Line 3 Oil Pipeline Approved By Minnesota Regulators

St. Paul, MN – The Minnesota Public Utilities Commission (PUC) has given an official stamp of approval to Enbridge’s Line 3 replacement oil pipeline despite massive public opposition. The PUC today granted Enbridge the “certificate of need” which is required before beginning pipeline construction in the state of Minnesota (construction is already near complete in Wisconsin). The certificate of need, however, does not indicate the final route the pipeline will be permitted to take.

Winona LaDuke was among many others that spoke directly after the decision.

Minnesota and Enbridge have asked us if this is gonna be like Standing Rock. And they have gotten their Standing Rock…It is time to come to Minnesota to protect the water.” – Winona LaDuke

Watch the full livestream of speeches after the PUC decision below.

Line 3 has for years been opposed by Indigenous peoples along its proposed route, who say they do not consent to the pipeline’s route through their ancestral lands.

You have just declared war on the Ojibwe people,” one woman told PUC commissioners during the hearing on Thursday afternoon. Many environmentalist groups have also opposed Line 3, insisting that investing in more tar sands oil infrastructure is the wrong direction to take in a world already facing serious threats from climate change and oil spills.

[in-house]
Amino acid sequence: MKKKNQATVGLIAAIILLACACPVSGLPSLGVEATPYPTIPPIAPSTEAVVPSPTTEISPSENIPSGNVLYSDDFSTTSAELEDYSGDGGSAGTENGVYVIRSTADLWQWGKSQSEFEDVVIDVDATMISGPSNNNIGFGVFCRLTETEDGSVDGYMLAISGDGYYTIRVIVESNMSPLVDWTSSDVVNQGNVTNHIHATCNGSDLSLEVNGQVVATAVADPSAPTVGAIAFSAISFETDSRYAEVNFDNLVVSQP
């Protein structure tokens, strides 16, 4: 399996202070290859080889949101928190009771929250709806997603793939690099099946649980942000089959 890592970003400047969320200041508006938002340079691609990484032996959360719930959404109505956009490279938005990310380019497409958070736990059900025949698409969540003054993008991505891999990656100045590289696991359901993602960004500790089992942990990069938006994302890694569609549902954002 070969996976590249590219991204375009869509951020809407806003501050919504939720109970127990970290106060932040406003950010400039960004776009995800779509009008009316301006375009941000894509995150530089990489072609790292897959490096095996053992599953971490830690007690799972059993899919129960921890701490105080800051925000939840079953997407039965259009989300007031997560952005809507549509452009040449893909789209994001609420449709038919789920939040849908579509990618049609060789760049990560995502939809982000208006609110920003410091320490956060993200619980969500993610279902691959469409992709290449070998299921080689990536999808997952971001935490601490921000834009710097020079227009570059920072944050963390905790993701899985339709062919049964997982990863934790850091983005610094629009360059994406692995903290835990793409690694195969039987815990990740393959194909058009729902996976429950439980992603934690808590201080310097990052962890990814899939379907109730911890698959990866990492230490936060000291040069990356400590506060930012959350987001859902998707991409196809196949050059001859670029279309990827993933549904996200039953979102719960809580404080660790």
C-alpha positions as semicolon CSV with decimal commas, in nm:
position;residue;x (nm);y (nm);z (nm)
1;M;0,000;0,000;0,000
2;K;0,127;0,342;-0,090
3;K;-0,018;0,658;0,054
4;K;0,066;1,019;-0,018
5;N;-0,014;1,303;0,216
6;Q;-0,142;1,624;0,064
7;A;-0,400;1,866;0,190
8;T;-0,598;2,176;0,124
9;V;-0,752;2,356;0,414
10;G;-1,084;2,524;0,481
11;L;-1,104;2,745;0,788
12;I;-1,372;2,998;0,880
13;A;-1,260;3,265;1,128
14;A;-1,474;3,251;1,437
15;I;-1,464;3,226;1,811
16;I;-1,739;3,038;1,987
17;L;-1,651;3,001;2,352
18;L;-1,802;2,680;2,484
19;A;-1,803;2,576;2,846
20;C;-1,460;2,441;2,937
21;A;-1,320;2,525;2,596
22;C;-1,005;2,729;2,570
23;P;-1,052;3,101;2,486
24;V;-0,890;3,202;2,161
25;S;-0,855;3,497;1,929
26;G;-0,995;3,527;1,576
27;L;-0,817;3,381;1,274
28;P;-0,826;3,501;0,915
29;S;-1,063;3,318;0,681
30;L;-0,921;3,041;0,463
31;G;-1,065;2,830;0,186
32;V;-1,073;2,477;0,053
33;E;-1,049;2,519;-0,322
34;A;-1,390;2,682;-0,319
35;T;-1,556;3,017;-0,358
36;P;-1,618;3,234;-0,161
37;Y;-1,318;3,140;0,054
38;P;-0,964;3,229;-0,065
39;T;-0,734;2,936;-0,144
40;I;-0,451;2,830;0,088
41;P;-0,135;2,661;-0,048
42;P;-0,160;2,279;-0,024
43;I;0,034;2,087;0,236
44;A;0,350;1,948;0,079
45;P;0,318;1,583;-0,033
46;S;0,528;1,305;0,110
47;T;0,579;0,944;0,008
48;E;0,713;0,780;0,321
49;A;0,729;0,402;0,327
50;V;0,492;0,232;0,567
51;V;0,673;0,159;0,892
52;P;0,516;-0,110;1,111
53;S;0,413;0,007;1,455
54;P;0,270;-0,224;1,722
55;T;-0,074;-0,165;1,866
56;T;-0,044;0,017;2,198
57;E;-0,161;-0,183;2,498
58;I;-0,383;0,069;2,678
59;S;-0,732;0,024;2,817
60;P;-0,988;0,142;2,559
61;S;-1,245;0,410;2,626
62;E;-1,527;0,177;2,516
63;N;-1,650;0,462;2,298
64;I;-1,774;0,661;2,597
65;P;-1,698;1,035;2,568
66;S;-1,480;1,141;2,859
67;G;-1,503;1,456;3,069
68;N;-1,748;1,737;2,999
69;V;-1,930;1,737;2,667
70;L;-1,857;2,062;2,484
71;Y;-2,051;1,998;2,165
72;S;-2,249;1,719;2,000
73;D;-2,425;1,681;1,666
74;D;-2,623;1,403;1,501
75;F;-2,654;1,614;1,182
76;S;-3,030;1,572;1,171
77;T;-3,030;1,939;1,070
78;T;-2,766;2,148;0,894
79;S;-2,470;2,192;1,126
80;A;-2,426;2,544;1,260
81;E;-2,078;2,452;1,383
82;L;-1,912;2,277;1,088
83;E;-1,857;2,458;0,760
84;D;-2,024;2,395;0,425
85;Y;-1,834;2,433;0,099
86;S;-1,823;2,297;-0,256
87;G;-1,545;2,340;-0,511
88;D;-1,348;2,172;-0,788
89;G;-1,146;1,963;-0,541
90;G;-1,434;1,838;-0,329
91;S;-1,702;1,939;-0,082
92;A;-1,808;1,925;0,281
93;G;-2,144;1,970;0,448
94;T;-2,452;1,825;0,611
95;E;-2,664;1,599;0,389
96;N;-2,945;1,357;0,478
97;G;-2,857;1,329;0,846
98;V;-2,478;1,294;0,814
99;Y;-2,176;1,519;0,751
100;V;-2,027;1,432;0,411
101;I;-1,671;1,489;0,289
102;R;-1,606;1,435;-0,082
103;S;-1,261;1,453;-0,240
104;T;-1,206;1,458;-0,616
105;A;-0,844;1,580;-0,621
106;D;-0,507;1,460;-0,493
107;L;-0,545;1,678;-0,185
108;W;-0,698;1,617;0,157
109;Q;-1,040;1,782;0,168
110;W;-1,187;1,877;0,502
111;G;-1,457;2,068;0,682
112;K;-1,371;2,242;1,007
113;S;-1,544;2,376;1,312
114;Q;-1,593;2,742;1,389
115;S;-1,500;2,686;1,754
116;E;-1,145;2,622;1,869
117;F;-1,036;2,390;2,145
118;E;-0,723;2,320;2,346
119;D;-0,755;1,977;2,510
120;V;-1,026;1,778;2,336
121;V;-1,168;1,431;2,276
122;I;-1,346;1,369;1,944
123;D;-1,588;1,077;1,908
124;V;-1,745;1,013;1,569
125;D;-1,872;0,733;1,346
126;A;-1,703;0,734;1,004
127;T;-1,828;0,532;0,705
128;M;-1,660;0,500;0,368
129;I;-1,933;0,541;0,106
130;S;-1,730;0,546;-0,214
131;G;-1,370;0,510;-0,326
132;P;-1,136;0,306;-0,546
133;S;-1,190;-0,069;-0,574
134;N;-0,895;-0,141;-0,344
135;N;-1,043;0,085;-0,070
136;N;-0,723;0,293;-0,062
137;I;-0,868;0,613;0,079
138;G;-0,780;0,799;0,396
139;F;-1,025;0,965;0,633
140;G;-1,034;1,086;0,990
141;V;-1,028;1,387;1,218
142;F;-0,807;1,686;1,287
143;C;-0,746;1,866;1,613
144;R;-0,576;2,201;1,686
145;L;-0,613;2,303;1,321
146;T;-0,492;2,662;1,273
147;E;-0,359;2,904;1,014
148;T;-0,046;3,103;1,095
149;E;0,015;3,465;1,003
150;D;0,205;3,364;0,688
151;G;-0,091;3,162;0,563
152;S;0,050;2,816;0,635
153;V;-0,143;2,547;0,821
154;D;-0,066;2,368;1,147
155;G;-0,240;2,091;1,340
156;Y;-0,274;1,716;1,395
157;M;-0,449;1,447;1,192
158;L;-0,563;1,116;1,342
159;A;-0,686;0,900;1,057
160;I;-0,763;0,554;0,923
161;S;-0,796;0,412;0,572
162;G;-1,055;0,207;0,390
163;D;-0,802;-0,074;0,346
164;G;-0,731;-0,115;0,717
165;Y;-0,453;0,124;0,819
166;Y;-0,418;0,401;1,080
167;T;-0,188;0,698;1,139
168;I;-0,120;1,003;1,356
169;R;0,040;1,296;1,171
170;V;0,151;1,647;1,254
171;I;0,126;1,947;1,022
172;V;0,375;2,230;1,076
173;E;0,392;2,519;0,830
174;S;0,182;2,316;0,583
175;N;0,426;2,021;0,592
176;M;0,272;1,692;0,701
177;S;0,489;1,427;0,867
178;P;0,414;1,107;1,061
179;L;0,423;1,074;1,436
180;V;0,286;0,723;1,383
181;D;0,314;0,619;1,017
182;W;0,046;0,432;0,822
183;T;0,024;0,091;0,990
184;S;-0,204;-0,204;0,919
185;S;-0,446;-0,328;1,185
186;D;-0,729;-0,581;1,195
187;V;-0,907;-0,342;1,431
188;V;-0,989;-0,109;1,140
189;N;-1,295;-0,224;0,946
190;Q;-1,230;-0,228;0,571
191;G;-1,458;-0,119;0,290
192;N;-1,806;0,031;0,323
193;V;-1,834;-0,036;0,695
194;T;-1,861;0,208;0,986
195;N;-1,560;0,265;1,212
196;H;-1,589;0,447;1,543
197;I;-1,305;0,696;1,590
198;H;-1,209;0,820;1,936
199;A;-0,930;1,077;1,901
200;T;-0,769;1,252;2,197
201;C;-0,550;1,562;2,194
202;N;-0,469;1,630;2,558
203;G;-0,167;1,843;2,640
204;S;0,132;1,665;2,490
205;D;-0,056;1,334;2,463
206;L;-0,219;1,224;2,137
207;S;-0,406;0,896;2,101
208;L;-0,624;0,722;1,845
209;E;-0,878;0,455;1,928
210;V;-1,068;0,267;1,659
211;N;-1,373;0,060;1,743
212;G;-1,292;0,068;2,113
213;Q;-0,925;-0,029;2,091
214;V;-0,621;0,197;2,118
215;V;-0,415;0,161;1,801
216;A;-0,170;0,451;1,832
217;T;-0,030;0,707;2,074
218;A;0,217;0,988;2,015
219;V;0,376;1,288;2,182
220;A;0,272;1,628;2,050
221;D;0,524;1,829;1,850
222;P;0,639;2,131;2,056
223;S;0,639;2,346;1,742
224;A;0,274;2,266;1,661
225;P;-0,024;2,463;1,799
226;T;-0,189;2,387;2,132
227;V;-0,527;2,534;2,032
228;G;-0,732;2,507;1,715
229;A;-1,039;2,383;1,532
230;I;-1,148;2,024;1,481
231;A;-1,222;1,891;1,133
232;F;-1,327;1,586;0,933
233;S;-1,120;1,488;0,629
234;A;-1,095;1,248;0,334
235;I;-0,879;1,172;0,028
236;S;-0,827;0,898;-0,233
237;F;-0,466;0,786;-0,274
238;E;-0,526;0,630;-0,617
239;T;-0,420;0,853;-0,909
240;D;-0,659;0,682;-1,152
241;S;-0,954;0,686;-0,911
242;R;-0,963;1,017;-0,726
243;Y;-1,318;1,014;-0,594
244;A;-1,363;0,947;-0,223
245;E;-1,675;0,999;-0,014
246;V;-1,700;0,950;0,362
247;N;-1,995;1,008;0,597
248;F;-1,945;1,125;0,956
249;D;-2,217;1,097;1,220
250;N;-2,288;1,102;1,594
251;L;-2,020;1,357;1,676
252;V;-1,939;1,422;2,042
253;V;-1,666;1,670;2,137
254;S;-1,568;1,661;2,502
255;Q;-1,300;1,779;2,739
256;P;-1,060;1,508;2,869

Enbridge has a long, troubled history of public safety incidents involving its pipeline infrastructure. In 2010, a pipeline operated by Enbridge leaked over a million gallons of oil into the Kalamazoo River in Michigan. Another Enbridge pipeline spill in 2010 spilled over 250,000 gallons of oil in a Chicago suburb.

On Thursday morning, before the PUC decision was announced, protesters set up a ‘tripod’ blockade, shutting down the street outside the state regulatory agency’s office.

After holding the street for several hours, the protester atop the tripod structure came down and was arrested by police. Watch our livestream footage of the blockade below:

Line 3 is all but guaranteed to face fierce resistance, as various groups have been preparing for years to fight the project through direct action campaigns. Recently, the creation of the Ojibwe Warrior Society (OWS) was announced, made up of tribal members from Leech LakeRed Lake and Lake Superior Bands of Ojibwe who have sworn to protect indigenous treaty lands from Line 3 “by any means necessary.”

Last year, Unicorn Riot visited direct action encampments that were preparing for direct action to halt Line 3 construction in Minnesota. Many indigenous resisters we spoke with told us they felt it was important to defend their sacred wild rice beds, or manoomin, which Line 3 is poised to cross.

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